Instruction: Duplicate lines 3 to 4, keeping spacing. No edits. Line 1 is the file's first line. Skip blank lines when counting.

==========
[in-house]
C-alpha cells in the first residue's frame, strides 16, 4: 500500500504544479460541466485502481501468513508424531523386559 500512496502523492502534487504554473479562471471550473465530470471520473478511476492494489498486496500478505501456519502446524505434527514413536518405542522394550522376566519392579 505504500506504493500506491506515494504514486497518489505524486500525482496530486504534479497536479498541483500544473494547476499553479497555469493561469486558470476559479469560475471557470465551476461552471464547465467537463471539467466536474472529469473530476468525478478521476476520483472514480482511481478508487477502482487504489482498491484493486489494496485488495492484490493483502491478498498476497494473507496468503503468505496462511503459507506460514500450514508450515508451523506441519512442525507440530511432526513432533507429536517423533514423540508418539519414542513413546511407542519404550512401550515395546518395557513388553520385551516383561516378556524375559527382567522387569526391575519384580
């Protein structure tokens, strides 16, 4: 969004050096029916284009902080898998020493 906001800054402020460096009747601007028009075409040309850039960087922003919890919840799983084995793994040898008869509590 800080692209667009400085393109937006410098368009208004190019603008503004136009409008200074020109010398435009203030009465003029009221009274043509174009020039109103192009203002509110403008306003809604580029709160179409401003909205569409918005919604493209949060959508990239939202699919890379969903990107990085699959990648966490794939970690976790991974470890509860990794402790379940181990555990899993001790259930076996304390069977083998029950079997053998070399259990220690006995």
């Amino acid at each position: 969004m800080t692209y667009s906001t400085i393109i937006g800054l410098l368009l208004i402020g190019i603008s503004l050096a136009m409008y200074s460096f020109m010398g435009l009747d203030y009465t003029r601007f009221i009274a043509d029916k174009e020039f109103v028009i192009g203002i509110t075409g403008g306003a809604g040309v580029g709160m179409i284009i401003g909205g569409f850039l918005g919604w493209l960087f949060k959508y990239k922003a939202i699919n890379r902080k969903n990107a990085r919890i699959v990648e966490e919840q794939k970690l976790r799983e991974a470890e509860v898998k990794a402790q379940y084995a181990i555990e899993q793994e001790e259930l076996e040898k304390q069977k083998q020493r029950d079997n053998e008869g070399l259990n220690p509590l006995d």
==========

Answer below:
């Protein structure tokens, strides 16, 4: 969004050096029916284009902080898998020493 906001800054402020460096009747601007028009075409040309850039960087922003919890919840799983084995793994040898008869509590 800080692209667009400085393109937006410098368009208004190019603008503004136009409008200074020109010398435009203030009465003029009221009274043509174009020039109103192009203002509110403008306003809604580029709160179409401003909205569409918005919604493209949060959508990239939202699919890379969903990107990085699959990648966490794939970690976790991974470890509860990794402790379940181990555990899993001790259930076996304390069977083998029950079997053998070399259990220690006995």
């Amino acid at each position: 969004m800080t692209y667009s906001t400085i393109i937006g800054l410098l368009l208004i402020g190019i603008s503004l050096a136009m409008y200074s460096f020109m010398g435009l009747d203030y009465t003029r601007f009221i009274a043509d029916k174009e020039f109103v028009i192009g203002i509110t075409g403008g306003a809604g040309v580029g709160m179409i284009i401003g909205g569409f850039l918005g919604w493209l960087f949060k959508y990239k922003a939202i699919n890379r902080k969903n990107a990085r919890i699959v990648e966490e919840q794939k970690l976790r799983e991974a470890e509860v898998k990794a402790q379940y084995a181990i555990e899993q793994e001790e259930l076996e040898k304390q069977k083998q020493r029950d079997n053998e008869g070399l259990n220690p509590l006995d």